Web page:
The blockchain technology has brought about a paradigm shift in industries across the world. Naturally, it has begun to gain a foothold in India too. If reports are to believed, various mainstream sectors like finance, healthcare, banking, logistics, and retail will include blockchain in their day-to-day operations. While the prospects of such a move are immense, there are also challenges of blockchain adoption that need to be taken into account.
Let’s analyze both of them to understand what the future has in store for this extraordinary technology in India.
Prospects of Blockchain Technology Adoption
The blockchain technology has succeeded in gathering some momentum in India and has already made its way into India’s polity. The process began after the Reserve Bank of India gave a green signal to research upon emerging technologies to study the blockchain application by setting up a unit in August 2018. The purpose of the study was blockchain analysis and the role that it played in the creation of a decentralized and cashless banking system. The next indication came from no one else, but the country’s then finance minister, Late Arun Jaitley, who had said at the time that the government would explore the blockchain technology proactively to pursue its aspirations of a digitized economy.
The NITI Aayog has already begun to explore opportunities for the deployment of blockchain in the pharmaceutical and fertilizer sectors. The government in Karnataka is keen to explore the blockchain technology. Also, the government in Telangana has made announcements of leveraging the blockchain technology to keep a digital record of land records and other data. Other states such as Kerala, Maharashtra, and Andhra Pradesh have also firmly rooted for blockchain technology. Voting is a crucial area where the blockchain technology has demonstrated its immense potential as it can make the system more secure and transparent.
Impediments to Blockchain Adoption
Despite its high prospects, few challenges to a widescale blockchain adoption persist. Currently, there exists no regulation or compliance of technology. Upon the implementation of clearly defined rules on the blockchain, the adoption of this distributed ledger technology would become more extensive. Thus, Cryptoknowmics would help beginners adopt and use this technology more effortlessly.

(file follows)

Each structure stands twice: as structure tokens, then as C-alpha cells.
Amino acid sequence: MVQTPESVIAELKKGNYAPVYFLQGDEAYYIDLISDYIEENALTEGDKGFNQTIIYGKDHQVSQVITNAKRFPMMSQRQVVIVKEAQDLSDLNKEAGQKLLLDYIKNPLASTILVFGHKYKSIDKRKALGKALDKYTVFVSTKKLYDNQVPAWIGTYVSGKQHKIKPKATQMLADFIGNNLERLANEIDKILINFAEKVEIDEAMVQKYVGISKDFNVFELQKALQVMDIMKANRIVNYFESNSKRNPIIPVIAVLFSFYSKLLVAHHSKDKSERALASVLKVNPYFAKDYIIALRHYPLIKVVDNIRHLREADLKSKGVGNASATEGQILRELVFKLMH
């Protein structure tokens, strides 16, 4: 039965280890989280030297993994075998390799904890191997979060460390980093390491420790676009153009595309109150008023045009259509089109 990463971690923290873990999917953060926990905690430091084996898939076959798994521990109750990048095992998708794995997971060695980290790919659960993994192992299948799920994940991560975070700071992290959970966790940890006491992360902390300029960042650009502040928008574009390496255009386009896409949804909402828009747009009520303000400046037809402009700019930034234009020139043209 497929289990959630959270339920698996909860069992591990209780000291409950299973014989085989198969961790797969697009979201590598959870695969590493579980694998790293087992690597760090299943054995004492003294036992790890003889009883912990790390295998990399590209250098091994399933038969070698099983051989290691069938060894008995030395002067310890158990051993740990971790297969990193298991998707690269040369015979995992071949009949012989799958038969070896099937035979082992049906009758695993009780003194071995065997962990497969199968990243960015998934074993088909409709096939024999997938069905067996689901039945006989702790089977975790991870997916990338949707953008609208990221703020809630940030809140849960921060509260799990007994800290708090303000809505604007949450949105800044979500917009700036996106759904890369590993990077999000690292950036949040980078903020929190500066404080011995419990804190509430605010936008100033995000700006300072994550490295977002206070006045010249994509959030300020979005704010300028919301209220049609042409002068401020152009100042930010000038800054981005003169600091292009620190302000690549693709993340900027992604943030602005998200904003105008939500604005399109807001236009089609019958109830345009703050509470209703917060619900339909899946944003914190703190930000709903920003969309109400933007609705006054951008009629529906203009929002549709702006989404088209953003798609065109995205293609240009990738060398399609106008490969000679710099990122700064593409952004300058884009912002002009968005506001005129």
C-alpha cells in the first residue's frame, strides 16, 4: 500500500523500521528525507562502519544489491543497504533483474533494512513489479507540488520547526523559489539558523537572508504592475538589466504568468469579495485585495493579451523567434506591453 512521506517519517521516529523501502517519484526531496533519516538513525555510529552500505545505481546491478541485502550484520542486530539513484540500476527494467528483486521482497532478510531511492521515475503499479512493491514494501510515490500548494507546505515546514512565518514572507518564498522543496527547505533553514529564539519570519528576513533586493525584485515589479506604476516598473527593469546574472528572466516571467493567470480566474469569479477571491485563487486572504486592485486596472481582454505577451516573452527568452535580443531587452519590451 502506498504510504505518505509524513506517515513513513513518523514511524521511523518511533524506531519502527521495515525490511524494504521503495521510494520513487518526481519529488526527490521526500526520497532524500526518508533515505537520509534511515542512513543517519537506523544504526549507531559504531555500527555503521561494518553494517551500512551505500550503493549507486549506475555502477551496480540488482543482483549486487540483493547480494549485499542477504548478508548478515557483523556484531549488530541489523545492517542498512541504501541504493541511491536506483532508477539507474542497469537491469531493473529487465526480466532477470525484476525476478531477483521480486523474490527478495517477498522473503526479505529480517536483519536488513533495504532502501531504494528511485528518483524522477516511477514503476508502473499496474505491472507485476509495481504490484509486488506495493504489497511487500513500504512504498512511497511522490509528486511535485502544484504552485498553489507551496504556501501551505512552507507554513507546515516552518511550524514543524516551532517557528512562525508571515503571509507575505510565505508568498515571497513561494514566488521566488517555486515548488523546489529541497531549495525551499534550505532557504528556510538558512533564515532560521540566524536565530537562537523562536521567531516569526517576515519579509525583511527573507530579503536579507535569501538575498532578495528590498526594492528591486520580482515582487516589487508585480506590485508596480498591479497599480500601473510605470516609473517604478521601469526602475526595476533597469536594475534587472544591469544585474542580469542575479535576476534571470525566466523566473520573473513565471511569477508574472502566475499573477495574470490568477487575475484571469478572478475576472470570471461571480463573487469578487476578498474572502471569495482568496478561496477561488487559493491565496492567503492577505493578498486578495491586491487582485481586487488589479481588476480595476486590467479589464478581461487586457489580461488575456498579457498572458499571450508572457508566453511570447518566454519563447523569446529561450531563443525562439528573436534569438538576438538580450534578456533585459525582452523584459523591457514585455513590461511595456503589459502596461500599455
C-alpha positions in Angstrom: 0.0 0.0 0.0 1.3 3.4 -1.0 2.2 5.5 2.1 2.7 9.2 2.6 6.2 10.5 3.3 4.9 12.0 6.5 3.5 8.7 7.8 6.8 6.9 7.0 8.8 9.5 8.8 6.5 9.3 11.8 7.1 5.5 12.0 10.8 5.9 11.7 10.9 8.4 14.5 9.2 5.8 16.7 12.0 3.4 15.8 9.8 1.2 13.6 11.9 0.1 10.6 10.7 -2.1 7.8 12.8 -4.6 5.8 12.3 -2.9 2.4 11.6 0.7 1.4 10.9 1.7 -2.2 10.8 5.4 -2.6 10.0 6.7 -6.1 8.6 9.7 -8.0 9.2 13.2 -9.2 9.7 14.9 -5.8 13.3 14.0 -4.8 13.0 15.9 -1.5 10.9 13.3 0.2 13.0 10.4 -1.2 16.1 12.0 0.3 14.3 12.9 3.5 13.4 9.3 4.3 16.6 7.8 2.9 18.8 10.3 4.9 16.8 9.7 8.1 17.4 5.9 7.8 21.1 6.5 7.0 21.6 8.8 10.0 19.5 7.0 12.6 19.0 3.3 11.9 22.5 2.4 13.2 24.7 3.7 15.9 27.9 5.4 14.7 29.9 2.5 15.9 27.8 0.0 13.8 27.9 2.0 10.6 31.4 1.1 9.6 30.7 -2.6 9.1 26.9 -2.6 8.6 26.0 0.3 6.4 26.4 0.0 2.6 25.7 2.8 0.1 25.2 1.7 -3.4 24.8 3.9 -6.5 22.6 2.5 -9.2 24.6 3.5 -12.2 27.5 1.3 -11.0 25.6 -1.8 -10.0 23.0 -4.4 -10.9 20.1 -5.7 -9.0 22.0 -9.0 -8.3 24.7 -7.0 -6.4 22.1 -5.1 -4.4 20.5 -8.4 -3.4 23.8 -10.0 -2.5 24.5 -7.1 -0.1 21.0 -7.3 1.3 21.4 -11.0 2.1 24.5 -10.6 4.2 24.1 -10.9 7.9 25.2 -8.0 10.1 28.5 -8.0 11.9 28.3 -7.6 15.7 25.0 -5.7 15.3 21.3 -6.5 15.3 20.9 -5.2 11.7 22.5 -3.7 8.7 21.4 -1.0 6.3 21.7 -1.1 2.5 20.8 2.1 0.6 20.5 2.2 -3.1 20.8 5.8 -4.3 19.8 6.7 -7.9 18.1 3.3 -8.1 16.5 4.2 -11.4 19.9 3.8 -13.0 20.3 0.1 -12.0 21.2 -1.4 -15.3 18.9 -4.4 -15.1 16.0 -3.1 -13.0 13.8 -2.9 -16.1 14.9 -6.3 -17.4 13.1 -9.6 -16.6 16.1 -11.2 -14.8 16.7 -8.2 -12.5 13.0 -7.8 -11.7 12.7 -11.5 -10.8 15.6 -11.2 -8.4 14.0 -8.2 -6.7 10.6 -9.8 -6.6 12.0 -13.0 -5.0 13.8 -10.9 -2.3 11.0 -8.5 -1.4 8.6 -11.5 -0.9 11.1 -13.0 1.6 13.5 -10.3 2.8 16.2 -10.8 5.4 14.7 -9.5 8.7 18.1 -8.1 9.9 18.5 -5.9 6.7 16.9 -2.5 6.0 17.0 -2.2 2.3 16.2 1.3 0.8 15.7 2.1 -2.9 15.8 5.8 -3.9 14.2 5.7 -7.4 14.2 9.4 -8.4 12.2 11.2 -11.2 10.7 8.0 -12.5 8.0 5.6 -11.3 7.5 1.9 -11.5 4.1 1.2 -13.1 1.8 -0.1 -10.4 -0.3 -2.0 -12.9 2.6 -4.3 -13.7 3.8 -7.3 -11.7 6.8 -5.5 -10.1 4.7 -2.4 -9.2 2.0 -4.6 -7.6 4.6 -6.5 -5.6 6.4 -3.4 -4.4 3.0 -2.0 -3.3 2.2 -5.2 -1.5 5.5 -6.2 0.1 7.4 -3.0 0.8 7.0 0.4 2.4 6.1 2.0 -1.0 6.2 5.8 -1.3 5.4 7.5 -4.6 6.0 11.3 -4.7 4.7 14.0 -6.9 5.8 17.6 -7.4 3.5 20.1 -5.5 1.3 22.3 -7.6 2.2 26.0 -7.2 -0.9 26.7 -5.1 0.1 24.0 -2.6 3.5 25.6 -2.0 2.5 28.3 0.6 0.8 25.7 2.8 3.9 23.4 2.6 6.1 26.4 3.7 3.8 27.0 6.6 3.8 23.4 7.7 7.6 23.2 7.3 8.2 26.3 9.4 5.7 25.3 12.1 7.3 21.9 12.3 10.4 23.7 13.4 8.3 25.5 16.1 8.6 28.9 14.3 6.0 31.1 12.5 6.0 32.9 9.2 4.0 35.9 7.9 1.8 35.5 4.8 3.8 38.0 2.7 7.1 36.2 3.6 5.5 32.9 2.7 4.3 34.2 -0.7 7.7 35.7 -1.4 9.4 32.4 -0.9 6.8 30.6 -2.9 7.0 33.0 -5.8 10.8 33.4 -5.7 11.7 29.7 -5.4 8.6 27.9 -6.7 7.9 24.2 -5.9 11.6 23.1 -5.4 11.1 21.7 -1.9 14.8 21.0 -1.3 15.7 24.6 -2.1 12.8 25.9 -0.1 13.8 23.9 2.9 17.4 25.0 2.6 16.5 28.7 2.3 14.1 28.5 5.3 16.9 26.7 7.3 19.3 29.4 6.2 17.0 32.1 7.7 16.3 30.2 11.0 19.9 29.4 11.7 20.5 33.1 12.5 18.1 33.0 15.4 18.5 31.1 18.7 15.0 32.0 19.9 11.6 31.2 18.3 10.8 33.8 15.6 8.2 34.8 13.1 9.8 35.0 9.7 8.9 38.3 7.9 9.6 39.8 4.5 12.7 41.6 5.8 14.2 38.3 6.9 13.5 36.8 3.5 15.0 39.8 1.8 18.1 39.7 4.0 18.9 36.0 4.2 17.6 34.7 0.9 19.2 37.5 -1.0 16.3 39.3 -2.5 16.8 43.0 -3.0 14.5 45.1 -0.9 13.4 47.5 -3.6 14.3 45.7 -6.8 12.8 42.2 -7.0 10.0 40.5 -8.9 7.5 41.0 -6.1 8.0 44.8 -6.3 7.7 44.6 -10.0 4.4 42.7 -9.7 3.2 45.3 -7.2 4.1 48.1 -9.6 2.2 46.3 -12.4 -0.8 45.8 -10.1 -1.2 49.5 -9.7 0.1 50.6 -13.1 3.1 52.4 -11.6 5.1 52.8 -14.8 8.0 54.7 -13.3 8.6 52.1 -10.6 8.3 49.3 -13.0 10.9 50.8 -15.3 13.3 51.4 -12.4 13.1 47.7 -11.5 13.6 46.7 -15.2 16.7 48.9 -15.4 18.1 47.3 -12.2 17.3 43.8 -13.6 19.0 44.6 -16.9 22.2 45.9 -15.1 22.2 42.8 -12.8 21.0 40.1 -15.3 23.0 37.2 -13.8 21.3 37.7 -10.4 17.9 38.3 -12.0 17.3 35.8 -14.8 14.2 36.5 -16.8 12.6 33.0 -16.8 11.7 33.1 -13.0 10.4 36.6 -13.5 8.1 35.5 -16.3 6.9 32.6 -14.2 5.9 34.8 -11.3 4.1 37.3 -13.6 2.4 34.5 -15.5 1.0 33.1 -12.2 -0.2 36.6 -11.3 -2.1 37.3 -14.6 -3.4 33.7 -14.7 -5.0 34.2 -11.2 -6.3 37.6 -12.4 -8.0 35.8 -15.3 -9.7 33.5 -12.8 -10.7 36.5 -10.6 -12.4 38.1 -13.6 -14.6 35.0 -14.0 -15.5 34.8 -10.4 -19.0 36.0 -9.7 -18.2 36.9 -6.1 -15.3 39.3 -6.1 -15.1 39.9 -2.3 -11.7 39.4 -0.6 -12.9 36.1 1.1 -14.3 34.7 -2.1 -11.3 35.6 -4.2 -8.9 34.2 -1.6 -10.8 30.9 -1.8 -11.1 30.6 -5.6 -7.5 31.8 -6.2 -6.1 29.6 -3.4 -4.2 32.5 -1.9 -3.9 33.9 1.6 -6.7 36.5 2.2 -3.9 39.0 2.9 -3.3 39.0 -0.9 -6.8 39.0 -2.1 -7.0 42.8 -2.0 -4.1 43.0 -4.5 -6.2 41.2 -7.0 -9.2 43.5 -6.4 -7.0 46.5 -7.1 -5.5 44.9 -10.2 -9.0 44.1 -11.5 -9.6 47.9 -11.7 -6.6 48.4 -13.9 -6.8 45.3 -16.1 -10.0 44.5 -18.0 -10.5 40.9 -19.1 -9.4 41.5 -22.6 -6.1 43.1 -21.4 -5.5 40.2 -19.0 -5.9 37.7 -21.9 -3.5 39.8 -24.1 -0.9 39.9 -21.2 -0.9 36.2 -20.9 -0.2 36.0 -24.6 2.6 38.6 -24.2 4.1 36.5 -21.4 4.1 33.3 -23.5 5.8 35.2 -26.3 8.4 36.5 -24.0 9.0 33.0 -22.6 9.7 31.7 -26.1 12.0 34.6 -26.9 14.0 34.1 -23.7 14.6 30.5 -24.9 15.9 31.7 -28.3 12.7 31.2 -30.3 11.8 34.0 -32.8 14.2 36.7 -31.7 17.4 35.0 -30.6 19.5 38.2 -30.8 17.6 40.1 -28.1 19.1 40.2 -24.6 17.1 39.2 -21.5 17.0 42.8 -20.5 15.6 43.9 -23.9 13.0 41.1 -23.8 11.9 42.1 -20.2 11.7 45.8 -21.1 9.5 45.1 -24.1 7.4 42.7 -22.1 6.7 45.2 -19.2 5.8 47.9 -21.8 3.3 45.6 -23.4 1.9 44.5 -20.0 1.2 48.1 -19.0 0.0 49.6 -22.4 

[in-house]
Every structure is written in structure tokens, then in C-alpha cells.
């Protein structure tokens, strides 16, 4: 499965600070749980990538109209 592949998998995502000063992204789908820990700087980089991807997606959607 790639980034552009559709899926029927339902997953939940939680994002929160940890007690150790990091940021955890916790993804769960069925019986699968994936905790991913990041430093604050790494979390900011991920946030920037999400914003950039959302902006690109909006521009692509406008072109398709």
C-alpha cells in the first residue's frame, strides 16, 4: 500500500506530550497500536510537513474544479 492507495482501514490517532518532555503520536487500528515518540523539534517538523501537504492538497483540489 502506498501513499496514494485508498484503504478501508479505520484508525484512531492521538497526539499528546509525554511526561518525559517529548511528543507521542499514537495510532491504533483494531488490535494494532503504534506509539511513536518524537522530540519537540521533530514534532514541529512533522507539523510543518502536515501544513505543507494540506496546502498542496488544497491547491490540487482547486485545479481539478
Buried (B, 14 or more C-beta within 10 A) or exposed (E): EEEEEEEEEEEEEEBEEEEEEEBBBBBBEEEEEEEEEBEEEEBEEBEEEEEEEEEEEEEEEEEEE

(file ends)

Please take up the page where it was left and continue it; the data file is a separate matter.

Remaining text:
Another impediment is the limitation of testing and adoption of blockchain to cryptocurrencies. The successful execution of Proof of Concept at an extensive scale would require banks to hire blockchain experts that would lead to high costs. Also, Indian authorities don’t see cryptocurrencies and ICOs in a favorable light. Until the Indian authorities do away with their negative perception of digital currencies, blockchain projects will continue to face a hard time in their execution.
Moreover, blockchain developers have limited opportunities as the country lacks a proper regulatory framework. It means that they would move abroad in search of better opportunities, thereby creating a shortage of bright blockchain minds in India. Thus, despite its massive potential, the challenges of blockchain adoption outweigh its prospects at the moment.
The adoption of blockchain technology can resolve several critical issues that continue to plague the Indian economy. Problems such as corruption, tampering of the financial ledger, data breach, and middlemen-interference and intervention are only some of those. With over 6 million engineers, India can create a robust blockchain infrastructure. However, the challenges of blockchain adoption discussed above need to be scaled to mainstream its usage.